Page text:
Thursday, 20 August 2020

When They Call You A Terrorist by Patrisse Khan-Cullors


When They Call You A Terrorist by Patrisse Khan-Cullors
Published in America by Canongate Books in January 2018.

How I got this book:
Bought the ebook via Amazon

My rating: 4 of 5 stars

 

Following the acquittal of George Zimmerman in the fatal shooting of Trayvon Martin, three women – Alicia Garza, Opal Tometi, and Patrisse Khan-Cullors – came together to form an active response to the systemic racism causing the deaths of so many African-Americans. They simply said: Black Lives Matter; and for that, they were labelled terrorists.

In this empowering account of survival, strength and resilience, Patrisse Khan-Cullors and award-winning author and journalist asha bandele recount the personal story that led Patrisse to become a founder of Black Lives Matter, seeking to end the culture that declares Black life expendable. Like the era-defining movement she helped create, this rallying cry demands you do not look away.

Prior to spotting this autobiography in Amazon's recommended reads for me, I had never given much thought to how the Black Lives Matter movement had actually started or to the individuals who had been inspired to first shout the compelling slogan. In When They Call You A Terrorist, Patrisse Khan-Cullors recollects her impoverished childhood and the years of blatant racial injustice which gave her the impetus to bravely stand up firstly for herself and her tribe, then for black people across America and the world.

When They Call You A Terrorist is a very readable and powerful work. Khan-Cullors writes with such clarity and vision that I would struggle to believe anyone would not be moved by her words. That the double standards practiced by the police, judiciary and politicians across America are intended to continue a form of Jim Crow segregation and provide ultra cheap labour for greedy corporations who profit from slave labour via the prison system is a shocking reality for thousands of people. Reading this personal account of the effects of divided families, inhumanely low wages, slum landlords and no effective healthcare system really brought home to me how vital BLM is and how important it is that the people making a stand are not ignorantly dismissed as 'terrorists'. As a child, I was told that the Black Panthers were just violent terrorists 'like the IRA' and had no idea until I read a biography of Assata Shakur of the positive contributions Panthers made within black communities. Khan-Cullors family were recipients of essential food parcels, for example.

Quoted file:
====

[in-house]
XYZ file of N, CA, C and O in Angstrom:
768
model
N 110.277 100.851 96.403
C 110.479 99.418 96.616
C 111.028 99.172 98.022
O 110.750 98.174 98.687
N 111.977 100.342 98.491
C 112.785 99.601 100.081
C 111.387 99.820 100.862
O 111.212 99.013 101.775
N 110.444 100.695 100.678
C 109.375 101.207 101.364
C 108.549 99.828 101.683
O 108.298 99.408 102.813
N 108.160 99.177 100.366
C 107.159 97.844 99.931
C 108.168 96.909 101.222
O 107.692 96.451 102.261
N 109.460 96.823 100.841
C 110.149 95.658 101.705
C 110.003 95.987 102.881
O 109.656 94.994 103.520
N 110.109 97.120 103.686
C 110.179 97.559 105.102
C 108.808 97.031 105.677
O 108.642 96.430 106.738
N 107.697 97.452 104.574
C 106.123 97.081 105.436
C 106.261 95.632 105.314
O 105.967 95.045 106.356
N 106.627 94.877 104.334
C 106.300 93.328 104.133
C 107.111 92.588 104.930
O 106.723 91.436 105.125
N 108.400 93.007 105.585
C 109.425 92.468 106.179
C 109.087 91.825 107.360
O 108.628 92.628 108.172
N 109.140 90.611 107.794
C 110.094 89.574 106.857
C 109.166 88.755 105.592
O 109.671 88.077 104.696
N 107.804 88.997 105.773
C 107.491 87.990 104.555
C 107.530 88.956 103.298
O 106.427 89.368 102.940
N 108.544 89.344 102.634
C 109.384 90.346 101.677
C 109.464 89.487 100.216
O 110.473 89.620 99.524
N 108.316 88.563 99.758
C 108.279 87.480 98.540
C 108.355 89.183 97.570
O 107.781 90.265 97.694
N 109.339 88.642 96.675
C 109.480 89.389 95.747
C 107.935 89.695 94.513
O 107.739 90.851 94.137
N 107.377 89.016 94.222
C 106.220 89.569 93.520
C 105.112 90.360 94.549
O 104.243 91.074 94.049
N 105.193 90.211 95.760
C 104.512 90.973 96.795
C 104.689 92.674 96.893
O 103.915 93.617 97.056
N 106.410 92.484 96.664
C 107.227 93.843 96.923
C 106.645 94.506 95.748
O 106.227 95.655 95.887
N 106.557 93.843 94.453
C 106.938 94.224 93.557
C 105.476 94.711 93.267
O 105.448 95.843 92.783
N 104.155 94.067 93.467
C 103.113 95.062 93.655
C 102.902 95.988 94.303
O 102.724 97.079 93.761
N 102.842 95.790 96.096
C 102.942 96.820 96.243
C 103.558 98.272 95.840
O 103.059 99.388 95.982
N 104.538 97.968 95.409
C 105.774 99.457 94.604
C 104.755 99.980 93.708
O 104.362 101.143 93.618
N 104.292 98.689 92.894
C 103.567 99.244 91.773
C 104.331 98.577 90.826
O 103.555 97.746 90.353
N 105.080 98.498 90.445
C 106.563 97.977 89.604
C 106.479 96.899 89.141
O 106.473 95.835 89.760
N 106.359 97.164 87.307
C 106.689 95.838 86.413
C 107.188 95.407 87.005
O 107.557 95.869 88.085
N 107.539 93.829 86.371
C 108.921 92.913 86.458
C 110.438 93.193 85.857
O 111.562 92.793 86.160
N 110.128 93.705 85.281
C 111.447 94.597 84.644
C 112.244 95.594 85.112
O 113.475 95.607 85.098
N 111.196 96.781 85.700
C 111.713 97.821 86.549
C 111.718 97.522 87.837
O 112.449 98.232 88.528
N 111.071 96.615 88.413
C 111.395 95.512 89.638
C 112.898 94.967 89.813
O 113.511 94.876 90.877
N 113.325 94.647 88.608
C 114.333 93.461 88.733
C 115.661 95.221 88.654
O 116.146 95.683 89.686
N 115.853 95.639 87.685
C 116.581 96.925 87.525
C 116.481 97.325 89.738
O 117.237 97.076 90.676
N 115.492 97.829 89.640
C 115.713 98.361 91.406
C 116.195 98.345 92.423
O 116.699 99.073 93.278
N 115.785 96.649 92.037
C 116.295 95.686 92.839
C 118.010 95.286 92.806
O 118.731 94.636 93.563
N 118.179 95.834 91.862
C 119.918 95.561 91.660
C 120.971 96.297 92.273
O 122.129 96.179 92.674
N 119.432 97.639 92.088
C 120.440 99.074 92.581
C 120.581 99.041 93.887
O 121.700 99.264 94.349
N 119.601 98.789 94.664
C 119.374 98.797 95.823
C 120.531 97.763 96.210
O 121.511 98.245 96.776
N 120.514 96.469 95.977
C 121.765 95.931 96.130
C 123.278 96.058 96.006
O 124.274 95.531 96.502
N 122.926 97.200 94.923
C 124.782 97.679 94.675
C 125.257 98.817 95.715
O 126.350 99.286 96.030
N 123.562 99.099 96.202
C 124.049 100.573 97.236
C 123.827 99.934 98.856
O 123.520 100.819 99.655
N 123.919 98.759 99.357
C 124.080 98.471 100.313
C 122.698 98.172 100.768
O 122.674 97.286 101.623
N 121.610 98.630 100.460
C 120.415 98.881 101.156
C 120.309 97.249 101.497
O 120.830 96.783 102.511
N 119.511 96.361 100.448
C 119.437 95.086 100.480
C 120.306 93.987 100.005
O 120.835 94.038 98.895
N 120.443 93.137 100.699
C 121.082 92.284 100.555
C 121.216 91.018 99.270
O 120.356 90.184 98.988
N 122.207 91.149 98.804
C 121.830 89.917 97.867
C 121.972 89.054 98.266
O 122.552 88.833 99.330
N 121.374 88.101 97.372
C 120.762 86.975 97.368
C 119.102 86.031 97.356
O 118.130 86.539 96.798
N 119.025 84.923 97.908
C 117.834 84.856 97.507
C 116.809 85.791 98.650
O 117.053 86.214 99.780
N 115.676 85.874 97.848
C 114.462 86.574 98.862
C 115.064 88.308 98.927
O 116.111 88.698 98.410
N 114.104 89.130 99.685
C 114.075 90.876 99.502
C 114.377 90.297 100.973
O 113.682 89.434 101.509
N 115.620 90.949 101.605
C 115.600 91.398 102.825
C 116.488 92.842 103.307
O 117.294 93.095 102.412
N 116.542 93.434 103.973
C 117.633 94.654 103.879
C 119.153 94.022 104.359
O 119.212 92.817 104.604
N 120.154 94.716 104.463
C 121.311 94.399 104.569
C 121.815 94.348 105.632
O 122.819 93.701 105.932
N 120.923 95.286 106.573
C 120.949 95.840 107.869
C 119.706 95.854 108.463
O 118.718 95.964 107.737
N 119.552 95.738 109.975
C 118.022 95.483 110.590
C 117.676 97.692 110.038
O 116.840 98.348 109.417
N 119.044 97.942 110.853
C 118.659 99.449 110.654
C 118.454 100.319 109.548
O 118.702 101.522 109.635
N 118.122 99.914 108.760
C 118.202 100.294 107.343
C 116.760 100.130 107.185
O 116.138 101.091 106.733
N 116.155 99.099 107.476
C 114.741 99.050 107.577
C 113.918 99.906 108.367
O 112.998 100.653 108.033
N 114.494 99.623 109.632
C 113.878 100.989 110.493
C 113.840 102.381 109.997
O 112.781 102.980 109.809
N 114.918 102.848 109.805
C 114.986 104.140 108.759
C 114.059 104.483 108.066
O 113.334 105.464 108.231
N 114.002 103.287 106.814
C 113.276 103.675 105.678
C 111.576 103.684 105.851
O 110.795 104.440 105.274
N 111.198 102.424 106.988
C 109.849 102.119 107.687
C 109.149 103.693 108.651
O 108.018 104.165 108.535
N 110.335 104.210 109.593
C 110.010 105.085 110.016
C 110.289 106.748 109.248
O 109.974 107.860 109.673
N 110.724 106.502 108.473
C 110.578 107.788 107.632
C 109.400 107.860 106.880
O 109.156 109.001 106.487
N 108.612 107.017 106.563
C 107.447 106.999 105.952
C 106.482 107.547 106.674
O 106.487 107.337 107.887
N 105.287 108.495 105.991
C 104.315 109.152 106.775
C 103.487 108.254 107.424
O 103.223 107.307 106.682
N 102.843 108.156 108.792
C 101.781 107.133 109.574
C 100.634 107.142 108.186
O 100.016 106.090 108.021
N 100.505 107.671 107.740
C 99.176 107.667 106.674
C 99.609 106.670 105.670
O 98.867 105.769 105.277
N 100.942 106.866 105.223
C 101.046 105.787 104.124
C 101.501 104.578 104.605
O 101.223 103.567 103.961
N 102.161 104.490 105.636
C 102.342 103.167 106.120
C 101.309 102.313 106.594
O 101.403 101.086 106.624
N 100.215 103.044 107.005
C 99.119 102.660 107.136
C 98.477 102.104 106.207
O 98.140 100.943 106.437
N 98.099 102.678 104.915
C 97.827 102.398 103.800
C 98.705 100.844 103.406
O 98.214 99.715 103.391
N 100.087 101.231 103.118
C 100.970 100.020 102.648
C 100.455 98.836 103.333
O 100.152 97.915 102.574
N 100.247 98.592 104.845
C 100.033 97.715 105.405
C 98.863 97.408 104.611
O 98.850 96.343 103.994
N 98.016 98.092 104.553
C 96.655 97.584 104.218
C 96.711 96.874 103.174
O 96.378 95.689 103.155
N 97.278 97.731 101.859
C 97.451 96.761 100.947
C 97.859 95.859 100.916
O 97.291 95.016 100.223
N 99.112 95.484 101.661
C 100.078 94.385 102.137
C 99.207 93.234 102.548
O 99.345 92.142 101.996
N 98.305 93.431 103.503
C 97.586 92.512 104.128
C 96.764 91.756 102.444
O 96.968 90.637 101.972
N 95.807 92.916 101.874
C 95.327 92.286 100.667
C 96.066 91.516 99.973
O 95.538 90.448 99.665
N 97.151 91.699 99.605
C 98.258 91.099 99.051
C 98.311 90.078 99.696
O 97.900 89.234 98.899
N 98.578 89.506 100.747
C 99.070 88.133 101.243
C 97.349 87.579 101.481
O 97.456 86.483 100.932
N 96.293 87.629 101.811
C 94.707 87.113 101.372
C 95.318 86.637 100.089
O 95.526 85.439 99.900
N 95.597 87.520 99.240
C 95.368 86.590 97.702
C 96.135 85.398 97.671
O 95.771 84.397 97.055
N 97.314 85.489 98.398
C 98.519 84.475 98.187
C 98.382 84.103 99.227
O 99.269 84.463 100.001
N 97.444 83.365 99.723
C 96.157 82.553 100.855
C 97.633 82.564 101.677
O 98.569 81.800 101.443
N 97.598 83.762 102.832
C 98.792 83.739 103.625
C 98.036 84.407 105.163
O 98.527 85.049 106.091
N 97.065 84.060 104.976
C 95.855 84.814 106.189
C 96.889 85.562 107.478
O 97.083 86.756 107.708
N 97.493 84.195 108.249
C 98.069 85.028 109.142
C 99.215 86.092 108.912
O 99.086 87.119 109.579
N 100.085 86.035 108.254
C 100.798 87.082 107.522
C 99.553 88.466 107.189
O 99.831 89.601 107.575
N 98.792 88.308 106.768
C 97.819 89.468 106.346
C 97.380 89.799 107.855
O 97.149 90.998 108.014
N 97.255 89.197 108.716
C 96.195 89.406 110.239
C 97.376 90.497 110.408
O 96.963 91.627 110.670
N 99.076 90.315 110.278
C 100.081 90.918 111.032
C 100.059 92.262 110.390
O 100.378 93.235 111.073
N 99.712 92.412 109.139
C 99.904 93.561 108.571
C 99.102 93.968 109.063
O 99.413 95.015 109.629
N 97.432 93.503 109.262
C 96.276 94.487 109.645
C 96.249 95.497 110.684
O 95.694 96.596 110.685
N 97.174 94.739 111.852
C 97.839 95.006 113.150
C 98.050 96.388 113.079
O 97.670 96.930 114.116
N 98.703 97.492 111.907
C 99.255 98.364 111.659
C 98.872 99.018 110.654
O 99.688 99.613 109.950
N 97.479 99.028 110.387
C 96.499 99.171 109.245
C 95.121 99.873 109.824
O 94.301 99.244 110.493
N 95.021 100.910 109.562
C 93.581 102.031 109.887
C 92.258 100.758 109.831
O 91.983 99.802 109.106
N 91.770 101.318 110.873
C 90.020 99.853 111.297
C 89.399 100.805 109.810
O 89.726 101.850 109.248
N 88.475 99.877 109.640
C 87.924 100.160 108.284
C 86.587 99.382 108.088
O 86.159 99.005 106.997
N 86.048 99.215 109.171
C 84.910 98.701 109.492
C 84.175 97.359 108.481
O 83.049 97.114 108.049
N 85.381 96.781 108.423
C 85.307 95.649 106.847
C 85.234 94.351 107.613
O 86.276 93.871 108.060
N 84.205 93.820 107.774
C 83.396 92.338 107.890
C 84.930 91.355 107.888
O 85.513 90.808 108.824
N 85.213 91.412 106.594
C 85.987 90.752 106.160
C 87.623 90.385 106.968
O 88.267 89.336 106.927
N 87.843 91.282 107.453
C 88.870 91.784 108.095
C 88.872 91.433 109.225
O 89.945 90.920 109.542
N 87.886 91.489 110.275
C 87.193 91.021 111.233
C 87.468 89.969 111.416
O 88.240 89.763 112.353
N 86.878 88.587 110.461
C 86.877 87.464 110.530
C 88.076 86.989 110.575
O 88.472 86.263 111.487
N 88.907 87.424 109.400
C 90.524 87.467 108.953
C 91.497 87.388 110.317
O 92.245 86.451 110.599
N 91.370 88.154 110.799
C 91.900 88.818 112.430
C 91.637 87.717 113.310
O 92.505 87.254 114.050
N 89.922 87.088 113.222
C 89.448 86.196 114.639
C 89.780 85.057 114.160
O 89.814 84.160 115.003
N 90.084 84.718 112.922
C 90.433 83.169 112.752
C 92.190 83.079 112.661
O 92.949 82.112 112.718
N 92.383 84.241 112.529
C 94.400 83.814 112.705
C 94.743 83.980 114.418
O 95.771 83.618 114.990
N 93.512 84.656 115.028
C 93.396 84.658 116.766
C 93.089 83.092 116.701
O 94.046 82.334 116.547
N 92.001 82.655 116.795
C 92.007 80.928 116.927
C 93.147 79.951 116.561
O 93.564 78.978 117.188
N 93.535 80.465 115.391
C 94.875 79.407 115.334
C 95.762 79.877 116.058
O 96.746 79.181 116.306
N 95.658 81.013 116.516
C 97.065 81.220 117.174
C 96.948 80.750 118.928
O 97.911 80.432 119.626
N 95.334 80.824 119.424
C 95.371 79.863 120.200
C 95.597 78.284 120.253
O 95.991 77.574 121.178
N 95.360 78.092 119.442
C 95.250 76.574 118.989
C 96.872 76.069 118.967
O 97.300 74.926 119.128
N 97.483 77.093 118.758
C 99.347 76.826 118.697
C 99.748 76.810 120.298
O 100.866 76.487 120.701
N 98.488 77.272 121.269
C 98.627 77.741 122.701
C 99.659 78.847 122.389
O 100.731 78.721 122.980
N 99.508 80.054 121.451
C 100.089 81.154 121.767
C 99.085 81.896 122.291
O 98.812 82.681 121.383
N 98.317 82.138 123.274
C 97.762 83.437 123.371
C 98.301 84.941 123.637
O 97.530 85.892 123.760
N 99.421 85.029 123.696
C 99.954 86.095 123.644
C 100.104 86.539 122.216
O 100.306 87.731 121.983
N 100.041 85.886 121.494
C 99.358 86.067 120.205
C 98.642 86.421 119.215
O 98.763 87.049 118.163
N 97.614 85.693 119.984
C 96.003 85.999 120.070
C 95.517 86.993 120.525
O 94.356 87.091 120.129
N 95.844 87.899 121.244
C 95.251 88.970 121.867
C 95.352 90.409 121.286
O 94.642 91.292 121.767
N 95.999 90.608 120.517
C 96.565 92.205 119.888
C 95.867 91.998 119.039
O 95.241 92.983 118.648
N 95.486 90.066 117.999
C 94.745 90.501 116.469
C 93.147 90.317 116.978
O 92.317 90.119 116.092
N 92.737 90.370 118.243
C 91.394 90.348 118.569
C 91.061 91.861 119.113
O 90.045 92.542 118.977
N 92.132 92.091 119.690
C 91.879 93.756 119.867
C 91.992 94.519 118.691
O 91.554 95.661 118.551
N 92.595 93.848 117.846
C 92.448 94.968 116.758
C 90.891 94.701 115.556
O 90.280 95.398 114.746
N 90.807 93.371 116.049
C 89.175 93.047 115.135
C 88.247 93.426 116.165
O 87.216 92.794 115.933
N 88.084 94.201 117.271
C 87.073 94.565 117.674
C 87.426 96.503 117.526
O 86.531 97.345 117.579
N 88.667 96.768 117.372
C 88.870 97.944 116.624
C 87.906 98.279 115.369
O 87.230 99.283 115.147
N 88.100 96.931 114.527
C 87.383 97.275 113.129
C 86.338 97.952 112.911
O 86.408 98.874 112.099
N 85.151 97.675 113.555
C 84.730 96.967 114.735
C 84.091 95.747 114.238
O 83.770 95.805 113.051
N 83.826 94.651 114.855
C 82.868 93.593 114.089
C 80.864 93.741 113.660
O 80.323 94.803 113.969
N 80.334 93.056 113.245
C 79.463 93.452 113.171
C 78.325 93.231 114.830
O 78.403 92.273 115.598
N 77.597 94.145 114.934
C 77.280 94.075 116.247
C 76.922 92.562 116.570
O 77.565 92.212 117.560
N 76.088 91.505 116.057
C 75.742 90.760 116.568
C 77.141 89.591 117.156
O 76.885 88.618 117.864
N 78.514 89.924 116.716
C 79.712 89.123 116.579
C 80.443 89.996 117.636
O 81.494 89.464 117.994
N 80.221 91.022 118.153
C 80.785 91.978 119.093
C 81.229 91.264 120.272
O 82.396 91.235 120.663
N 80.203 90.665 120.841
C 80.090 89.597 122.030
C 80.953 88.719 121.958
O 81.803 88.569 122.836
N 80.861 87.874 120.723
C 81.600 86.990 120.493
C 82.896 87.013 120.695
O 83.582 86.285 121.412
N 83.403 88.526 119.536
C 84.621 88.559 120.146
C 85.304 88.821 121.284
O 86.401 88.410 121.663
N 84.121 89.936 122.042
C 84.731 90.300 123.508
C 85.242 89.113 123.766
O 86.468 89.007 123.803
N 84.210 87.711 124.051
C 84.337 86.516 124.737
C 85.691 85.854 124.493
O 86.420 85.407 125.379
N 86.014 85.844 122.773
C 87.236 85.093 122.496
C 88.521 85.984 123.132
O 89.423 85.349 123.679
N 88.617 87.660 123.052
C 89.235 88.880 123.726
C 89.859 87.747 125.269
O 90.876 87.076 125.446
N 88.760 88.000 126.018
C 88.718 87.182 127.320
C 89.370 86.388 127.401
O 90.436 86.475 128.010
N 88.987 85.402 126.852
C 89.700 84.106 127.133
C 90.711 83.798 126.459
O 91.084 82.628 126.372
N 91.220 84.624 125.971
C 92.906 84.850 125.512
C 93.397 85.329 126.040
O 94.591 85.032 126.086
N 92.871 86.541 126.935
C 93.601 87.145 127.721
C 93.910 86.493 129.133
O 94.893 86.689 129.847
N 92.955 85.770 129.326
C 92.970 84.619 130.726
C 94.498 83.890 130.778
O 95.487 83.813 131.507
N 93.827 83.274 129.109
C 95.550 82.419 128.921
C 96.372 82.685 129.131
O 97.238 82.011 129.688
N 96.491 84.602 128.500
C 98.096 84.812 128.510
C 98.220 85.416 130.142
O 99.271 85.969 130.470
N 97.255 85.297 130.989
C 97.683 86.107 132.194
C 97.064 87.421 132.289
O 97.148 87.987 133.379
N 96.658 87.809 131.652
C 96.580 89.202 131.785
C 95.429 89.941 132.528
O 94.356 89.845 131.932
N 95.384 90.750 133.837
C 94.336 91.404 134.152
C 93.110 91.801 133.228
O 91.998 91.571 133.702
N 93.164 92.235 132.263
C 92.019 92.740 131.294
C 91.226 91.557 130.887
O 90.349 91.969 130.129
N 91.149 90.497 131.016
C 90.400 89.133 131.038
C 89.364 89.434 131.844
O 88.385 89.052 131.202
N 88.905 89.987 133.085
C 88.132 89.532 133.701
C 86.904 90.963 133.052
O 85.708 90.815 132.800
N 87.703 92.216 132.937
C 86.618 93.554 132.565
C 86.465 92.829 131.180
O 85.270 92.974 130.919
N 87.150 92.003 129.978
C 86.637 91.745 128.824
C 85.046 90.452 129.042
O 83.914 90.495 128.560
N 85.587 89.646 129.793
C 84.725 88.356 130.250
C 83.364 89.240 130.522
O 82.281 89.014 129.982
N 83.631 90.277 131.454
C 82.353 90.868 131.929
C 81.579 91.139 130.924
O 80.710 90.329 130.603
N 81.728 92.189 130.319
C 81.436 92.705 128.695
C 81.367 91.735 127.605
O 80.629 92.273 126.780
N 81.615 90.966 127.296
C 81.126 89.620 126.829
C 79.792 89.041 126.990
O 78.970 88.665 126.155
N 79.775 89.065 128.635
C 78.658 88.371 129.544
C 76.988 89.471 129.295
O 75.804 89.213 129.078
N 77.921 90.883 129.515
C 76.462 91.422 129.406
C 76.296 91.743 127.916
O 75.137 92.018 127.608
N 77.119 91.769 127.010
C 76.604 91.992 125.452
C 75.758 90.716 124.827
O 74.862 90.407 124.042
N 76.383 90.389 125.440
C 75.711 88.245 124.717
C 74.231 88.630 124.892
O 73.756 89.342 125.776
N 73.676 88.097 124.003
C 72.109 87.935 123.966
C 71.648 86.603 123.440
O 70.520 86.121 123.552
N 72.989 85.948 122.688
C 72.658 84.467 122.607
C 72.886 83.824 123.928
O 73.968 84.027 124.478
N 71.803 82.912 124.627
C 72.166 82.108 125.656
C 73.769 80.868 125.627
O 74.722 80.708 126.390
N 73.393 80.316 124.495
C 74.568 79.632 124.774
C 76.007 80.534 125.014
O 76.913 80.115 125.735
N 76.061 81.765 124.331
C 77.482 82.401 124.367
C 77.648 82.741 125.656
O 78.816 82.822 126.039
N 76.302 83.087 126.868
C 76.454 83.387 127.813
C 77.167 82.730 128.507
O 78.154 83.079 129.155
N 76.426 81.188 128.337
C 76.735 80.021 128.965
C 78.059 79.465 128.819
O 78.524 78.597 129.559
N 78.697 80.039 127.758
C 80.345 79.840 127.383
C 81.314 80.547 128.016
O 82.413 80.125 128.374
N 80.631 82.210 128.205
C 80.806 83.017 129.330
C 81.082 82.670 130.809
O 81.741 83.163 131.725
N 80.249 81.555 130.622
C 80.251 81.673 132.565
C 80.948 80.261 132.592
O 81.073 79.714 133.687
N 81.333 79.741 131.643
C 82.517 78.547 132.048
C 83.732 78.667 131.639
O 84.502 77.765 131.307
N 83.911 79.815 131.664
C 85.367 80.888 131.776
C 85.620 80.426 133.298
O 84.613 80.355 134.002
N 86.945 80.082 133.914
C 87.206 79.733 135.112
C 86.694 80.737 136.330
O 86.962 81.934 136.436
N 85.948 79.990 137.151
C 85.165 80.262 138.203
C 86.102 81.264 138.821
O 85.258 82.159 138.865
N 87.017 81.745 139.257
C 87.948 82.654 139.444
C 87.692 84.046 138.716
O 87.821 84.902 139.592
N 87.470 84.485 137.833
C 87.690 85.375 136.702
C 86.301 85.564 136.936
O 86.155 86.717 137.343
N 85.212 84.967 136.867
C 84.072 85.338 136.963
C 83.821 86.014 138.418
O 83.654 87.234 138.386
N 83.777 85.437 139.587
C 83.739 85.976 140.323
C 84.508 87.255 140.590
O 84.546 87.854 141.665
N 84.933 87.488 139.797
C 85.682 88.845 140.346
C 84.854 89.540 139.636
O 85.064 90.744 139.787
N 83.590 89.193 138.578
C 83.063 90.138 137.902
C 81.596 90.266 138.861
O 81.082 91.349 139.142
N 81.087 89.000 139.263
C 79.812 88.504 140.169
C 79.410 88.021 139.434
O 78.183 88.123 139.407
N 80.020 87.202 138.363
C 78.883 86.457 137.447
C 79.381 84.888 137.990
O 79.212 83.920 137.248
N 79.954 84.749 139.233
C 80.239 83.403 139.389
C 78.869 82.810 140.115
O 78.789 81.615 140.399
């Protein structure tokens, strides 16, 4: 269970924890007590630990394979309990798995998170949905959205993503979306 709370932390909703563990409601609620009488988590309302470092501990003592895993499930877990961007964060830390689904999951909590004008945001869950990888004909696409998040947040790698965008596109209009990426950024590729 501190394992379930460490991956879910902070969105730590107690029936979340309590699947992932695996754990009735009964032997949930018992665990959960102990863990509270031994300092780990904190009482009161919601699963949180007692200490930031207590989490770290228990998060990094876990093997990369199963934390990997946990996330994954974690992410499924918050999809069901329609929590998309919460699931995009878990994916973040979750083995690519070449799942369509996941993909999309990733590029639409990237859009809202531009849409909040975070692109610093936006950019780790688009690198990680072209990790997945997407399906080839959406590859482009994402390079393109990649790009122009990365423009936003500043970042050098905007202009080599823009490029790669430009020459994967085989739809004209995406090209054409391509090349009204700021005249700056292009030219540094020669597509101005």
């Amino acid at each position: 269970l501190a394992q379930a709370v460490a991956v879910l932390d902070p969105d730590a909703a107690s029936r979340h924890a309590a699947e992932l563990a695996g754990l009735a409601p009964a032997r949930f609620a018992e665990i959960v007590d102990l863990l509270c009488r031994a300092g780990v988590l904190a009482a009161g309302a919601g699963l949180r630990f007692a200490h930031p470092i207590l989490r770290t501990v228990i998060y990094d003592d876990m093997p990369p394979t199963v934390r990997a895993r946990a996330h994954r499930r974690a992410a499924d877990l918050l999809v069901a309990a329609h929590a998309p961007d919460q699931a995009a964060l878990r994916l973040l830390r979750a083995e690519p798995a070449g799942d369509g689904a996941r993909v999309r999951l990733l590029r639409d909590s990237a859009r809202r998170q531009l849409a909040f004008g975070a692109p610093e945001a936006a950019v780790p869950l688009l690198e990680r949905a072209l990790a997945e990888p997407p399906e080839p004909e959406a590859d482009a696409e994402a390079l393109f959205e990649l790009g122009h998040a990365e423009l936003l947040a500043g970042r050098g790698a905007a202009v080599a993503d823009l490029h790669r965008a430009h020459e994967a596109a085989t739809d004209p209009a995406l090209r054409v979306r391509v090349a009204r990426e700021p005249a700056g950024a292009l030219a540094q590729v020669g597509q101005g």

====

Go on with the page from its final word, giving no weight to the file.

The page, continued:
Khan-Cullors talks extensively about the need for healing as much as change, about the importance of truly equal access to education, art and self-care programmes, and that communities be allowed to exist for themselves without an oppressive police presence that insists on seeing (and overreacting to) wrongdoing in innocuous situations that would be ignored on white streets. Her demands, and those of Black Lives Matter, seem so basic that it's difficult to understand how they cannot be simply granted. I fervently hope that this decade will see real and lasting change.


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